During these past few months, we bet employees haven’t been totally honest about how they’re feeling.
There are two reasons they’ve been hiding the truth:
First, showing emotion is socially unacceptable at work. It’s considered weak and unprofessional to cry, show sadness, or share how you’re feeling. (Though yelling and even bullying is considered okay, but that’s a whole ‘nother blog post.)
Second, with potential layoffs looming, employees have made it a point to appear strong and resilient while silently suffering from anxiety.
As your organization looks at reopening, however, you simply can’t ignore the fact that your employees have just been through a traumatizing experience, and that it’s not over yet.
Now, more than ever, it’s time to change the paradigm about emotions at work. You have to encourage employees to be honest and embrace their emotions, so that they can move past them.
Here are five tips for doing just that:
- Remind people they belong by engaging in some post-COVID onboarding. Employees will feel uneasy about their role in the organization post COVID-19, and a warm welcome can go a long way. Brainstorm ways to reconnect employees with the workplace and the organization itself. Get out your onboarding program and figure out how you can apply it to your returning workforce. Check out this article if you need some inspiration.
- Set an example by sharing your own emotions. Although everyone plays a role in establishing company culture, leadership has the power to set the tone. If you share your own emotions others may follow suit. Don’t be shy to talk about how it was to be remote, the challenges you faced, and your ups and downs. Employees will build camaraderie around this tough time they’ve gone through together, and will get to know each other better, which encourages collaboration.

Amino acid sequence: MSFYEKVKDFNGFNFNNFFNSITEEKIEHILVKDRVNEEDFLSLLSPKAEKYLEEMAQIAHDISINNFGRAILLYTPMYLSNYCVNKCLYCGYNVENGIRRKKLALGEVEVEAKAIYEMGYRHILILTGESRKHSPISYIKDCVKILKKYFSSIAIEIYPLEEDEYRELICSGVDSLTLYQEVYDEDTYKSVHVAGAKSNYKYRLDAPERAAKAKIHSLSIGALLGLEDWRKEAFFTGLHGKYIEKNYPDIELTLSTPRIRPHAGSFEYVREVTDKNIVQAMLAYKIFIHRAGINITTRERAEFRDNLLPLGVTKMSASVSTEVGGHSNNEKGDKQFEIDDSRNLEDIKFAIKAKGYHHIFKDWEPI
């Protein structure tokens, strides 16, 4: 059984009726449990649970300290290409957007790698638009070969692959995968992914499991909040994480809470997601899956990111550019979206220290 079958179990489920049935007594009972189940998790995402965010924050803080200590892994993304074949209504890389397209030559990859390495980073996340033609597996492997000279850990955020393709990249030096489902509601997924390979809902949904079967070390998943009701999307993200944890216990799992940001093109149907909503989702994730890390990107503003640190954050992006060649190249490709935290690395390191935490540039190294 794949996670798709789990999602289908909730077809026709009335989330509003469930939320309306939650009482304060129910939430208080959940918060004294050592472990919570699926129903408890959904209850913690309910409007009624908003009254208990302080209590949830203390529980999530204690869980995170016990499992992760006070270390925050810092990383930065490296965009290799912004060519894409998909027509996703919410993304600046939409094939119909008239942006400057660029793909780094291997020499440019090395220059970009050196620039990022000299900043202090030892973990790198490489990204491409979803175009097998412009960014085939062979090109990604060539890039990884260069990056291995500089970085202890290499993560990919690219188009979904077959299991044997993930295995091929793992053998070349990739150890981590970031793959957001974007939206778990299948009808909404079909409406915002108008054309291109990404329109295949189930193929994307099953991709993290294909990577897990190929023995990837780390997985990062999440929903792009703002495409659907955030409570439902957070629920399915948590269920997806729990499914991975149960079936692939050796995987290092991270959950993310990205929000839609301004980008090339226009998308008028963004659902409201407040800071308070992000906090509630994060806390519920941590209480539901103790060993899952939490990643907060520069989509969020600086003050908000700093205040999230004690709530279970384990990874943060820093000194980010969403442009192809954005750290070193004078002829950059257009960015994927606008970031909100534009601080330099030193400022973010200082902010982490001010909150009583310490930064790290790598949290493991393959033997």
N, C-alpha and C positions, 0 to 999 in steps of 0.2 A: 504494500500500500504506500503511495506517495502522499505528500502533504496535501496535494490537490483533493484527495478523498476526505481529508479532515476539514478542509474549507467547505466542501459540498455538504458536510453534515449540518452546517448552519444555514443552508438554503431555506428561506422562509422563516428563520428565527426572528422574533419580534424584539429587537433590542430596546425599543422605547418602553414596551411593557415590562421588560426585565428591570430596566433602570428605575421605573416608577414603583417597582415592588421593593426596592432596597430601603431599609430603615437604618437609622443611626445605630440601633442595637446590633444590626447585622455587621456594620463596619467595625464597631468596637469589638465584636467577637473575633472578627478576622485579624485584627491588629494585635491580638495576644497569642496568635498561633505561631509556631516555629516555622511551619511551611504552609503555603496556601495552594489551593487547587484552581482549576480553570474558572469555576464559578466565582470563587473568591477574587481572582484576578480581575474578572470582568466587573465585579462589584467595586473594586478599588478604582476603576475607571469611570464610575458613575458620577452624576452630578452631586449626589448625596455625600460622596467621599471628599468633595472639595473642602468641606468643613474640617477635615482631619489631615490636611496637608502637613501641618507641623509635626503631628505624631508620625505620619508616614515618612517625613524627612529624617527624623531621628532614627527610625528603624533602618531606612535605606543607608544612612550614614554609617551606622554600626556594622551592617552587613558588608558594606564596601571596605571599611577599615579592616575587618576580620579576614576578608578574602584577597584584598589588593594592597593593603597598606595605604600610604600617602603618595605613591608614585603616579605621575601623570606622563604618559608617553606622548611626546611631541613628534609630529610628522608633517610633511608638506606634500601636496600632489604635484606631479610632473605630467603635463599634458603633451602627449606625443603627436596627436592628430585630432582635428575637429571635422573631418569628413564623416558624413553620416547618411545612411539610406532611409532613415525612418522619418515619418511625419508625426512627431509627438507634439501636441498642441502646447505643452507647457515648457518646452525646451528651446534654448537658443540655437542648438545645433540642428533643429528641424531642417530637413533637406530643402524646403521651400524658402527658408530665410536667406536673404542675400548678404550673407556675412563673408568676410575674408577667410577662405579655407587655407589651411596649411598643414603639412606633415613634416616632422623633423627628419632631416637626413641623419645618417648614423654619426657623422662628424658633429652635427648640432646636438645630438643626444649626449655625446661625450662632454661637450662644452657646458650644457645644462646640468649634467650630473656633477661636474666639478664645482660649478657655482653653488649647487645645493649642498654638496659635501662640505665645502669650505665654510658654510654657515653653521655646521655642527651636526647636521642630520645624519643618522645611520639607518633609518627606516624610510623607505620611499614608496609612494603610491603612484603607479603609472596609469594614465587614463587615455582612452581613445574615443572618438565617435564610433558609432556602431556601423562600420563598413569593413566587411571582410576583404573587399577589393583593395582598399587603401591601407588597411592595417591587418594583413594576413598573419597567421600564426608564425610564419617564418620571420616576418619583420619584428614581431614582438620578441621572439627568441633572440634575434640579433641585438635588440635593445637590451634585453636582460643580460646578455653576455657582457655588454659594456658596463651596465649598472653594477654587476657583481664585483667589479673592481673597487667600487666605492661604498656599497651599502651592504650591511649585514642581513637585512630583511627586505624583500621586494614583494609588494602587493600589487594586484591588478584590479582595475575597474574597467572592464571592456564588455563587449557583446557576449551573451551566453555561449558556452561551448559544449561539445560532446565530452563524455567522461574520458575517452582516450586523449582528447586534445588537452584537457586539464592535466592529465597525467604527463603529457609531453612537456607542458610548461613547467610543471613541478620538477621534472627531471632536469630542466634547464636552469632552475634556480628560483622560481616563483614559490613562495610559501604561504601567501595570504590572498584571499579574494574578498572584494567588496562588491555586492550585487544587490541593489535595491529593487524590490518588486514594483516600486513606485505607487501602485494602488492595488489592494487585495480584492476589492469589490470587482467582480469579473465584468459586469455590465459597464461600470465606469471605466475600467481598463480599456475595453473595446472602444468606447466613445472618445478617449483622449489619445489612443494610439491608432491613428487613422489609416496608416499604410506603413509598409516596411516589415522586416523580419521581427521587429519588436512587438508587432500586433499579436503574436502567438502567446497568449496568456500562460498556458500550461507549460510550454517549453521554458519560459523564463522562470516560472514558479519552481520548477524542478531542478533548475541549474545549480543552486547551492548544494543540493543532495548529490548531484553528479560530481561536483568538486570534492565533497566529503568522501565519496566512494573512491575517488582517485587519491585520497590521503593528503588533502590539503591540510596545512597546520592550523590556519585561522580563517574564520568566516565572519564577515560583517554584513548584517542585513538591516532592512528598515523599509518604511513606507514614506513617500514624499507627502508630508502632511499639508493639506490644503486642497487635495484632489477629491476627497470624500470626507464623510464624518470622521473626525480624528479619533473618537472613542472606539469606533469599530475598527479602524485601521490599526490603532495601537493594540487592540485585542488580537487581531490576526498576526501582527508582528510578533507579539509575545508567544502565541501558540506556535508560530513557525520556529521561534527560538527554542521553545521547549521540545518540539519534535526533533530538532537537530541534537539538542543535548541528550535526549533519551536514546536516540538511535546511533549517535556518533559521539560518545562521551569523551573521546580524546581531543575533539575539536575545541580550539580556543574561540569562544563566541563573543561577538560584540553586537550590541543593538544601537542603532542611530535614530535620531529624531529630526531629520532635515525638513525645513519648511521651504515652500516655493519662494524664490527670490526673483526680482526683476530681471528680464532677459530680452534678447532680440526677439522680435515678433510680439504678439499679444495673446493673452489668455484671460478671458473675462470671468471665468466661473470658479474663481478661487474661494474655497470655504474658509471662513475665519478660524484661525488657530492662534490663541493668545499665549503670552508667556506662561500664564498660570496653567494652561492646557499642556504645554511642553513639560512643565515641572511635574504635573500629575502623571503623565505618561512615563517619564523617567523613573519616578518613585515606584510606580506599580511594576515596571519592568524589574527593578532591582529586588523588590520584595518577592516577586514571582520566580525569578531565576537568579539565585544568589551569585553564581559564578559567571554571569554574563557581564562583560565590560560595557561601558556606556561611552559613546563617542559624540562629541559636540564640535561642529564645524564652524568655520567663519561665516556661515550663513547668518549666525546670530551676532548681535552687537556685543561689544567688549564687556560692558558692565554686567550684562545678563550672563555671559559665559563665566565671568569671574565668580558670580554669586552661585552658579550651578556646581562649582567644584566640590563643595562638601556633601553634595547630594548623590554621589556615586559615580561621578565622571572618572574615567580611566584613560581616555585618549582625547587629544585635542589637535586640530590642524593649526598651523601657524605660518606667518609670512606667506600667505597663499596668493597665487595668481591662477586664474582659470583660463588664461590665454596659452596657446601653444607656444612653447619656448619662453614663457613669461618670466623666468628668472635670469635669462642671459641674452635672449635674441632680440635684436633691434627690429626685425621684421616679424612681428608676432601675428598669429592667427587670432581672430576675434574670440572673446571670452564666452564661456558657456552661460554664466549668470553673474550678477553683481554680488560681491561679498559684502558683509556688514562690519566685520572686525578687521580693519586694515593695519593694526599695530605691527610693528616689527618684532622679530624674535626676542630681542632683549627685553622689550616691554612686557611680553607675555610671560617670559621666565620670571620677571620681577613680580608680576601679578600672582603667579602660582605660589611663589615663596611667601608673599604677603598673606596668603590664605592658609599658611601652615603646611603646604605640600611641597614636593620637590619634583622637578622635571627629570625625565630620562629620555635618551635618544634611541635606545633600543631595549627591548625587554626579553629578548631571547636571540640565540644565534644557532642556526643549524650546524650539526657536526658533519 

- Hold regular check-ins with employees. Many leaders, managers and supervisors instituted regular check-ins with employees to ensure open communication while everyone worked remotely. Continue this practice in-person, as it’s effective to individually reach out to employees and makes it more likely for them to come forward about what they are going through. Use this list of questions for inspiration about what to ask.
- Help employees remain cognizant and aware of their own emotional states. There are several emotional intelligence apps out there these days to assist individuals with their emotional wellbeing. The information isn’t for you to collect, but it’s important to encourage employees to stop and consider how they’re feeling from day to day. Invest in offering this or other types of apps such as meditation, journaling, or happiness, to show employees their mental health and wellbeing is important to you.
- Use your core values to inspire ideas. We mentioned previously that it’s important to take a look at your core values and identify how they may change as you reopen the workplace and develop a new normal. Mental health and wellbeing should be included in that conversation. Review your core values and let them inspire your mental health and wellness programs.
This is an excerpt from our up and coming Reopening the Workplace eBook. Keep your eyes peeled for it’s release in the next few weeks!